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'The King of Tramps' was here

'The King of Tramps' was here

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We had a legend in our town, and we didn't even know it.

What's worse: We threw him in jail for 30 days.

Tex, "King of Tramps," spent a month in the can for getting crossways with a railroad agent in Fromberg.

The story of Tex, K.T. (or, Tex, "King of Tramps") is literally the stuff of legend. In a small circle of railroad buffs and tramp experts, Tex K.T. is more myth than man.

Tex, K.T., whoever he was, wherever he was from, was a tramp (please don't confuse that with a hobo or a bum) who road the rails, carving his name on stations, viaducts, bridges and just about any other structure that could be chiseled, etched, painted or defaced.

His public signature was well known to the dismay of the railroads, but not as famous as "Kilroy" (of the "Kilroy Was Here") fame or A-No. 1, a tramp who achieved even better fame for his habit of leaving his name wherever he stopped.  

Many of the places Tex literally left his mark have been knocked down, renovated or painted over, but for a few brave graffiti hunters, there are still a few of Tex's inscriptions.

Like the Kilroy markings, Tex tended to sign "Tex, K.T.," a compass point for a direction he was heading and a number.

It's the number that has been the most puzzling for Tex's searchers. The numbers are different, referencing something maybe only Tex knew, but now keeps searchers looking, hunting.

That's where Michael Wray of Texas comes in.

He and his son first discovered an etching carved in a window frame on a weathered train depot in eastern Washington. "TEX K.T." From there, another 250-mile drive hunting for another Tex inscription on a railroad bridge. From there, a journey to find this man who left his mark almost everywhere, but little about himself.

Several folks have built up, speculated or maybe even fabricated stories about this mystery tramp. Even famous journalist Eric Sevareid mentioned him in his cross-country train journey, noting Tex must have had a "terrible straining of the ego to find expression — either that or he was a wandering imbecile having a glorious time."

For all of Tex's "writing" and for all the speculation, little was known about the man whose graffiti starts around the Great Depression and disappears in the 1950s. 

And it just may be that The Billings Gazette in two separate articles provides the only real documented evidence of the legend Tex, K.T.

The first Gazette article appeared in July 26, 1931.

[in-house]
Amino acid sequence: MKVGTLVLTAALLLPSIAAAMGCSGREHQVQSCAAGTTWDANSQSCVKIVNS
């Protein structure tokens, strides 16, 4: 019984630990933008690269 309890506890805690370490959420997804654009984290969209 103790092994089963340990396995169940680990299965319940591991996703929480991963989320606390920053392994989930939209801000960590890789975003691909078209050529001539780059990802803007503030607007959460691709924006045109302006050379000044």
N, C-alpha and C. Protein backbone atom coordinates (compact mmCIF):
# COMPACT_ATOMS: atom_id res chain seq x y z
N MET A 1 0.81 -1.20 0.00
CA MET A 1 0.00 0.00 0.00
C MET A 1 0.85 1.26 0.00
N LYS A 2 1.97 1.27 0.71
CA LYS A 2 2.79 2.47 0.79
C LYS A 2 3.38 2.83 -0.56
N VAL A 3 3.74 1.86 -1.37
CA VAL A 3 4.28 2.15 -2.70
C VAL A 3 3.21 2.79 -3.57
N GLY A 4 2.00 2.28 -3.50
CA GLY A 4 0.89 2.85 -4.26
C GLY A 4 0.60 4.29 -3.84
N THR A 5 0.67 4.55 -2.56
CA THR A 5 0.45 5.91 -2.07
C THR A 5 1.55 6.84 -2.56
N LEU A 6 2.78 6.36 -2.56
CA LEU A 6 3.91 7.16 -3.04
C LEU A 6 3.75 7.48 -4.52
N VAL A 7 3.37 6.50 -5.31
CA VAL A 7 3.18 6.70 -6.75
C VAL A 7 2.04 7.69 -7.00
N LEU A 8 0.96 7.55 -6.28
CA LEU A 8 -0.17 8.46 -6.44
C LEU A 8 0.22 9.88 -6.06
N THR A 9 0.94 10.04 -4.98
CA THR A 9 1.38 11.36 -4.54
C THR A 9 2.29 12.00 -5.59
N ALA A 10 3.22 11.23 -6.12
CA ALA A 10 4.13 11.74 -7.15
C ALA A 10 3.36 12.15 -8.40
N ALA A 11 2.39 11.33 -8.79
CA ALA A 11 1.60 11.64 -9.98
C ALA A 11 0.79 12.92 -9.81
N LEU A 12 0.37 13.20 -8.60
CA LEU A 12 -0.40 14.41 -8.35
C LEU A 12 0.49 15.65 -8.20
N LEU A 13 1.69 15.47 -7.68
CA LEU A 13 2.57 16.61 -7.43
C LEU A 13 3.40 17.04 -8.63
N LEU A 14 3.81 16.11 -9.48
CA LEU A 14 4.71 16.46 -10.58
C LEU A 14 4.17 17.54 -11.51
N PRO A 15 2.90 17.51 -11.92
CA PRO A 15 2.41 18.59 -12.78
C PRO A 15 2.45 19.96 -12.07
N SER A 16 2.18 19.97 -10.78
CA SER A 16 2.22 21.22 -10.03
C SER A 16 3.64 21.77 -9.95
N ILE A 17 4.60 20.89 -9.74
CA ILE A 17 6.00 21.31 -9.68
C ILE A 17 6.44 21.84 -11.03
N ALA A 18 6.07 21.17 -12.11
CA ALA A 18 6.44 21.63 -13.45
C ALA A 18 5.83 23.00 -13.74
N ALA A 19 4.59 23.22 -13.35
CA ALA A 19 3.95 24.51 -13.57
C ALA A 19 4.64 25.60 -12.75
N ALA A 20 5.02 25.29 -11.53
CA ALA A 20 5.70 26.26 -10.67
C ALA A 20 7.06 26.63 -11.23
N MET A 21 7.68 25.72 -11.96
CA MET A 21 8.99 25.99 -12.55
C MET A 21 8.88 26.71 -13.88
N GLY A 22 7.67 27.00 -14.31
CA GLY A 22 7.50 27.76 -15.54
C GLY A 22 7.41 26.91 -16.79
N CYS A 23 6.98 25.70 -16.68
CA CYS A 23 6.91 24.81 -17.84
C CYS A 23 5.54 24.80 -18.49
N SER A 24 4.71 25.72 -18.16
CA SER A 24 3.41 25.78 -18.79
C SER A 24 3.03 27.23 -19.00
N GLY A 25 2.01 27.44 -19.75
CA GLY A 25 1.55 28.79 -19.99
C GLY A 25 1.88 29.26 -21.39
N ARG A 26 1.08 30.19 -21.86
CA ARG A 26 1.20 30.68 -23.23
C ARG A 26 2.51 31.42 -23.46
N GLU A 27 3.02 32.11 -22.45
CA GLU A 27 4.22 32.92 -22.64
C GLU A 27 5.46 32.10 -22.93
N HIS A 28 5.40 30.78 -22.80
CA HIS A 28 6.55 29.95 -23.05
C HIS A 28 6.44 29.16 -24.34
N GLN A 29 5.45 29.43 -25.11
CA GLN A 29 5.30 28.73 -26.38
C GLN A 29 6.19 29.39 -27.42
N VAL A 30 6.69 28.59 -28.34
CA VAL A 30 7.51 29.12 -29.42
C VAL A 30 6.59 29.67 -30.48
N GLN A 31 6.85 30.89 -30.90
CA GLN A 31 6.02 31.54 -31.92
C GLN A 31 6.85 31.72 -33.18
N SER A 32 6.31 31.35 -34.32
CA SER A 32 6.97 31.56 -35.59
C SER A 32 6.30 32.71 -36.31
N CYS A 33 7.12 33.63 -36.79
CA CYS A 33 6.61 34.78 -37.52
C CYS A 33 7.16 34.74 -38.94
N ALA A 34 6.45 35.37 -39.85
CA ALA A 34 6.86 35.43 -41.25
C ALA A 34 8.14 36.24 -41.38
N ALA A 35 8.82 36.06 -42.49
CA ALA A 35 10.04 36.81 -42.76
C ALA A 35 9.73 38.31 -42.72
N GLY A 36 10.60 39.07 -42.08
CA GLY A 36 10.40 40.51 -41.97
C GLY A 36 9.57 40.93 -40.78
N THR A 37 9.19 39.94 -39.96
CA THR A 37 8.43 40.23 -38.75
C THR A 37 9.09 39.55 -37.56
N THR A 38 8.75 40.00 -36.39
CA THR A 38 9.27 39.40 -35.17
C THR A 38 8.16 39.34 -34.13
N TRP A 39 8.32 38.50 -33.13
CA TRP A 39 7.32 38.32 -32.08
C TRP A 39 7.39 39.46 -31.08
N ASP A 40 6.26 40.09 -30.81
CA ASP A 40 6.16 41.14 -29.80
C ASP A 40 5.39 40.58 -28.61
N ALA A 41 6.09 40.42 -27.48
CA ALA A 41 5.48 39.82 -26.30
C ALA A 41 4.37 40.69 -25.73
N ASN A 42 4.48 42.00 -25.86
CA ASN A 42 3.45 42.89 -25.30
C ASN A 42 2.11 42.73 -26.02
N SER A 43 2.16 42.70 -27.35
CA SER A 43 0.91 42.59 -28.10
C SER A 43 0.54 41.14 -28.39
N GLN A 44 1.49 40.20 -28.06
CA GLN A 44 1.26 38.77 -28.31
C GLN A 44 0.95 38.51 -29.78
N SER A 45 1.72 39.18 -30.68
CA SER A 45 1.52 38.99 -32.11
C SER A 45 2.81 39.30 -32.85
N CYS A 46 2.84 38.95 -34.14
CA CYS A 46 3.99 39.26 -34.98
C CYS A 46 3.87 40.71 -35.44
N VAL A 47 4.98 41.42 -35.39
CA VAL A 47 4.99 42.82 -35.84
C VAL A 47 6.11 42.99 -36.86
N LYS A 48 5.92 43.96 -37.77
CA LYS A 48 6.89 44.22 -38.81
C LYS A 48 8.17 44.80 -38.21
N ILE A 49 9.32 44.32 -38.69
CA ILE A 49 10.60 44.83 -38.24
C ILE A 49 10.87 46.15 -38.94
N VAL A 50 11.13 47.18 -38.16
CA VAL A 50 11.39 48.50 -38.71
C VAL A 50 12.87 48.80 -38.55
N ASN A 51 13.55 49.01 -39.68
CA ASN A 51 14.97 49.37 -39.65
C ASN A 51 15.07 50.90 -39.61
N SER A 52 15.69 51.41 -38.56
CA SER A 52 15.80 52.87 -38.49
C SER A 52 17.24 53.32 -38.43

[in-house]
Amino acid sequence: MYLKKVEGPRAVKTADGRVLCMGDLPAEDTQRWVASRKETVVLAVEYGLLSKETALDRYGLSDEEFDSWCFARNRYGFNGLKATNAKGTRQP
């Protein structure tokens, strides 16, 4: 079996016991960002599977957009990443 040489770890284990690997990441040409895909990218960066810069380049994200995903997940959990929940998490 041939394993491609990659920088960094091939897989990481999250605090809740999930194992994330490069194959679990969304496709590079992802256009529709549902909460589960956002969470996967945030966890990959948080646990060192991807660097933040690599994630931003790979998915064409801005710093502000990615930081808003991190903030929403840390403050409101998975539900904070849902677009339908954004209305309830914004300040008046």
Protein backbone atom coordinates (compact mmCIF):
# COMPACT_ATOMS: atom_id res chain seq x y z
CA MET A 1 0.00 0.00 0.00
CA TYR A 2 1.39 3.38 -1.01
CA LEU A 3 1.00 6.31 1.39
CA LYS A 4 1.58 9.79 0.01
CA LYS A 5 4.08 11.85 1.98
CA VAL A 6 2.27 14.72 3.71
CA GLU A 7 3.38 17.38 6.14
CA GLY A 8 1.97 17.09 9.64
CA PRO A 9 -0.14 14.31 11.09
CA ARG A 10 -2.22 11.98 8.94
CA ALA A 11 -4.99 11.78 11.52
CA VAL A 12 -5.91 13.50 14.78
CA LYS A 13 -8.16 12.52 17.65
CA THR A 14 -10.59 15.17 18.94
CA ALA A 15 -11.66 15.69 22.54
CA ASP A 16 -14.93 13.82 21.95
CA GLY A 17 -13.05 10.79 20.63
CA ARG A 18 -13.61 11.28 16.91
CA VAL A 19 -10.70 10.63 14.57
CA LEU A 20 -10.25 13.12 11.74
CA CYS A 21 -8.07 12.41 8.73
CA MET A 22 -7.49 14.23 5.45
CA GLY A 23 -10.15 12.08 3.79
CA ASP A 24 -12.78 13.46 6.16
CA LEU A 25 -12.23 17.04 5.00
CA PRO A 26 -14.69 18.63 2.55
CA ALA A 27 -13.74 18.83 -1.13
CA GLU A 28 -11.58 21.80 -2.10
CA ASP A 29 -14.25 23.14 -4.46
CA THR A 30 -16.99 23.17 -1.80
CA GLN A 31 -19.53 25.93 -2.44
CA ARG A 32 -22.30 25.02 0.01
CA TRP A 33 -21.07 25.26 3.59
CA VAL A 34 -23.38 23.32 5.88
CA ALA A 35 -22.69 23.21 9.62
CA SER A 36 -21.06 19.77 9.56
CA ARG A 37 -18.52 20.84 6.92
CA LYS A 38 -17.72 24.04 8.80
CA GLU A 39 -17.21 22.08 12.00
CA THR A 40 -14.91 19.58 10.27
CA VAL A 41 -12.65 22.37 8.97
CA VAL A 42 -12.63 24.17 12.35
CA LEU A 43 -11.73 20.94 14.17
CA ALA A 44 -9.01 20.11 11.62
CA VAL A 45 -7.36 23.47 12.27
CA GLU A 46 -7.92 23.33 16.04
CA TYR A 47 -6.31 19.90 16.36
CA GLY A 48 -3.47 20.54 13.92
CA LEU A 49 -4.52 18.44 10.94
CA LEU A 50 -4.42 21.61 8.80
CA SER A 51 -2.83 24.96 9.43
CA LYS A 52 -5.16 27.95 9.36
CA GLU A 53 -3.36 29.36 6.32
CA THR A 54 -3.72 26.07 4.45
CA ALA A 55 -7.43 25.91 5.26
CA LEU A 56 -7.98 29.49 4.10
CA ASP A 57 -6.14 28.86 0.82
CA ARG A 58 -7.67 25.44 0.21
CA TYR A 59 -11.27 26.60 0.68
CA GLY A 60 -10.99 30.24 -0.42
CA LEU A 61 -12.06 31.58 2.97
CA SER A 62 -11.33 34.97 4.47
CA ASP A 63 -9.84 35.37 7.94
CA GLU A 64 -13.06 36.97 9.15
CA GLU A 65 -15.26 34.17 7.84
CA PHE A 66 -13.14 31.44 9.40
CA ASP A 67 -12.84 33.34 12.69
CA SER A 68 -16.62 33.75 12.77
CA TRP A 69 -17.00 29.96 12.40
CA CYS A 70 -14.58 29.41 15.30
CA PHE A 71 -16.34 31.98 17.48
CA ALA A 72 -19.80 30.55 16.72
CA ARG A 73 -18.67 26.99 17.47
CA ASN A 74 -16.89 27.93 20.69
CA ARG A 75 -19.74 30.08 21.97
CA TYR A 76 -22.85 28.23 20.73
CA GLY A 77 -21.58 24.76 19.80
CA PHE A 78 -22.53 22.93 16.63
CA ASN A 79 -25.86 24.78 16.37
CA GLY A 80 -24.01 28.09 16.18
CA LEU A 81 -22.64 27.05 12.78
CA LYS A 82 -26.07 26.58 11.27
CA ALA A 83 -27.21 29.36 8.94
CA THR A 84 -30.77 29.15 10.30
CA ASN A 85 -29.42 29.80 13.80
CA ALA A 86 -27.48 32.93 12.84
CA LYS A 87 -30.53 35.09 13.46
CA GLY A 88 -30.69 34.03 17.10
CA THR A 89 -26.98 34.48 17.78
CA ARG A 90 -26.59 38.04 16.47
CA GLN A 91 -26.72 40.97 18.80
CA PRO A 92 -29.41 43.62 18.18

Tex, who gave his real name as "Jesse Wells," claimed to have left his name etched, painted or scribbled into more than 7,300 "cities, towns and stations."

The jail in Billings was giving him a stay because the Fromberg agent said he had "a lack of discretion in selecting places for his sign."

Tex goes on to recount how he mastered his trade, idolizing A-No.1, whose real name was Jack Livingston. In 1931, a sign that Livingston carved in Billings dated 1902 still existed. Livingston died in 1916.

"Whatever it was driving him wasn't cured by a 30-day stay," Wray said.

Several other Tex, K.T. inscriptions are still out there in the area, including one near Forsyth. 

"I always put up my signs in the moonlight," Tex told The Gazette.

Most of the time, he used ink that he purchased from proceeds of panhandling. Sometimes he used shoe polish, carried with him as many as seven knives and had dulled dozens of others beyond use, according to the article. 

The longest period he ever spent working was six days in the harvest fields of North Dakota. Other than that, he spent his time reading and eating by day, carving by night, and knew how to cajole five cents of day-old bread out of three pennies from local bakeries.

Released three days after the first article appeared, Tex told the Gazette, he was Seattle bound, "declaring that he was through writing and carving his initials into railroad stations."

And yet, TEX, K.T. would continue for another two decades carving the same block letters and mysterious numbers.

Addison Bragg even thought he had the number system figured out in a column in 1973. 

Wray has debunked that, though. The numbers that appear to change on nearly every inscription don't work out to Tex's birth year or death year.

Sorry, Addison. 

The number of the inscriptions has decreased as new paint is applied or old depots are ripped down. Still, a few remain, stubborn yet elusive clues to a man who apparently saw every nook and cranny in the country and only left a name.

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